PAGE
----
The mass rape of a 16-year-old girl in Rio de Janeiro earlier this week has shocked Brazil.
Videos and pictures of the crime were widely shared on social media before the victim could notify the police, including photos of the teenager bleeding with comments of celebration by the rapists.
No one has been charged yet and the police officer leading the investigation has reportedly asked the teenager if she “is used to group sex”.
The crime has caused an outpouring on social media, with human rights campaigners arguing on whether there is a rape culture in Brazil.
In a poll by Brazilian Forum for Public Security last October, nine in every ten women surveyed said they were afraid of sexual violence. The most frightened were black female, with 70 percent saying they were scared they could be sexually attacked.
According to official figures, there were over 47,000 cases of rape in Brazil in 2014 alone, one in every 11 minutes. But the total number could be much higher. According to estimates by Ipea, a government-led think-tank, only 10 percent of the attacks are reported to the police.
The worse figure is from Roraima, Brazil’s northernmost state, where a rate of 55,5 cases has been reported in every 100,000 people. The figure is twice higher than the national average.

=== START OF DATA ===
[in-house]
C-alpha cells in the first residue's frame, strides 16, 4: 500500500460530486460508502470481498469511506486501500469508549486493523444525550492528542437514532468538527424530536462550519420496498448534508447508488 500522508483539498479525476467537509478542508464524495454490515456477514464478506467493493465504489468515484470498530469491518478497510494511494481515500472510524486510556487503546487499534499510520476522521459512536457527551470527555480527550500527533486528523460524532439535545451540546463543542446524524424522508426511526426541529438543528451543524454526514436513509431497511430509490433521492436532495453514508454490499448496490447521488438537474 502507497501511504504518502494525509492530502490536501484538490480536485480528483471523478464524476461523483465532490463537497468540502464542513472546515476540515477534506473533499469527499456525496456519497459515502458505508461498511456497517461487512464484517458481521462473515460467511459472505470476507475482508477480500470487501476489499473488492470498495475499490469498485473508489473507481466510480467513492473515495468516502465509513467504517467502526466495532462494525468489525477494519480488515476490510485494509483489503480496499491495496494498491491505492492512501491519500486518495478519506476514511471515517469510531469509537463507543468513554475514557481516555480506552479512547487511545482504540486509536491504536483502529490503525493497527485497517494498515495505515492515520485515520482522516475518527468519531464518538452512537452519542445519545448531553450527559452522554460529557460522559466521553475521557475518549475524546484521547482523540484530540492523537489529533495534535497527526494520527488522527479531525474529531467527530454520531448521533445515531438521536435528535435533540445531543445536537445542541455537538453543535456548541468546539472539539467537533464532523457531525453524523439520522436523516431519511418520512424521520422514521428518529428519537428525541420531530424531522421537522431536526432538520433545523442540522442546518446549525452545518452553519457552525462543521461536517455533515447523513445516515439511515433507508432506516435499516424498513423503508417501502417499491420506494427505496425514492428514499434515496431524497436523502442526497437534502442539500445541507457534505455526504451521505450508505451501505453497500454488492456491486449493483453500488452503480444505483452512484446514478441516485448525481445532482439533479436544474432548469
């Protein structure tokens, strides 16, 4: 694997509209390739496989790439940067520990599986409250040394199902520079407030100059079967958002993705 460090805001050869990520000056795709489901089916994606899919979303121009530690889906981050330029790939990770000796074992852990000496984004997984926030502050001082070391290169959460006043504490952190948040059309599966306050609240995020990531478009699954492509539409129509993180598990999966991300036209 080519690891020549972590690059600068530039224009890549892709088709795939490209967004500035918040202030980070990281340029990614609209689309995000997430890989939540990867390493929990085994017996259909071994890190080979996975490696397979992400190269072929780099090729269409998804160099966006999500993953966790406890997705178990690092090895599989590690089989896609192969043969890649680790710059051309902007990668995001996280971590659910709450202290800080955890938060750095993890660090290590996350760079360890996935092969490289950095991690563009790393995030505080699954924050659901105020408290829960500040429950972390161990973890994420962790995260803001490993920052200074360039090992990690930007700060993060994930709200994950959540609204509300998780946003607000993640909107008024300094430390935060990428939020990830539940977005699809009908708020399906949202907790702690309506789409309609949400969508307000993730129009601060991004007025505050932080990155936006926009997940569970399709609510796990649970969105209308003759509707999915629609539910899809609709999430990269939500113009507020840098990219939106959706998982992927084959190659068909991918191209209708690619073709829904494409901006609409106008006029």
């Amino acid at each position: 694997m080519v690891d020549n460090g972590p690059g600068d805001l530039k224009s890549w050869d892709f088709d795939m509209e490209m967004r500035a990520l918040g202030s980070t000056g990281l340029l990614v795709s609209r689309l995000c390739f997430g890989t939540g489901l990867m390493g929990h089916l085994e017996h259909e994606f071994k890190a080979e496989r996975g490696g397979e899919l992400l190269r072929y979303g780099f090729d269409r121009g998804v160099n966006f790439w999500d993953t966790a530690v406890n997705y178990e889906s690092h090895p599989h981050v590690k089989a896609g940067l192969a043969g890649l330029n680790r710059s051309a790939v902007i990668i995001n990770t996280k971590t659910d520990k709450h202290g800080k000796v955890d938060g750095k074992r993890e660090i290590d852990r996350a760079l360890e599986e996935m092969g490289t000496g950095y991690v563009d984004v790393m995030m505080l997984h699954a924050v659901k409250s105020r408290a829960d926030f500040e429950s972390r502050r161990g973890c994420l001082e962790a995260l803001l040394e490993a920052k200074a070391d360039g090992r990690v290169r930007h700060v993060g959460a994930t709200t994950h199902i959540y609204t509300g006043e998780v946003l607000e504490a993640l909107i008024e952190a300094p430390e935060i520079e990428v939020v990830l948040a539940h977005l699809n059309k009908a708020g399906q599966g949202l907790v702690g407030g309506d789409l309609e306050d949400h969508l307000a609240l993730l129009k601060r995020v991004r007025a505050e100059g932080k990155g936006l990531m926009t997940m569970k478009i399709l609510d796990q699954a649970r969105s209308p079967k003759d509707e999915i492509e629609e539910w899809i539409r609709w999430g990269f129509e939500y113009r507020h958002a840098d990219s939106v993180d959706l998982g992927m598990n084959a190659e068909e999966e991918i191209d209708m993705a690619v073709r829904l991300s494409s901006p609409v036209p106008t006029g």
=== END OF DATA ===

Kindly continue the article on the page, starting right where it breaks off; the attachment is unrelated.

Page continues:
In the map below the reported cases are distributed by state. The darkest the colour, the highest the rate of attacks. Click here for the interactive version and find out rates and total number of cases per state:
Children and teenagers
Figures from Violence Map show that the rate of cases involving those under 19 are much higher than of sexual attacks involving adults.
Cases against young people in locations such as Acre is almost three times higher than the national average.
A sample of 12,087 cases only collected in 2011 by the Health Ministry showed that 70 percent of the assaults were against children or teenagers, according to a report by Ipea. Half of the victims were under 13.
Bills in Congress could make health care harder for victims
A new bill by conservative lawmakers could make even harder for rape victims to receive health care after assaults.
A new legislation presented last year by former Lower House speaker Eduardo Cunha aims to change the current law that allow legal abortion to women who have been raped. Brazil already has one of the toughest legislation restricting the procedure.
If the new rules are passed, women would need to prove they have been raped even before they could get the after pill in public hospitals. Abortion penalties are also set to increase.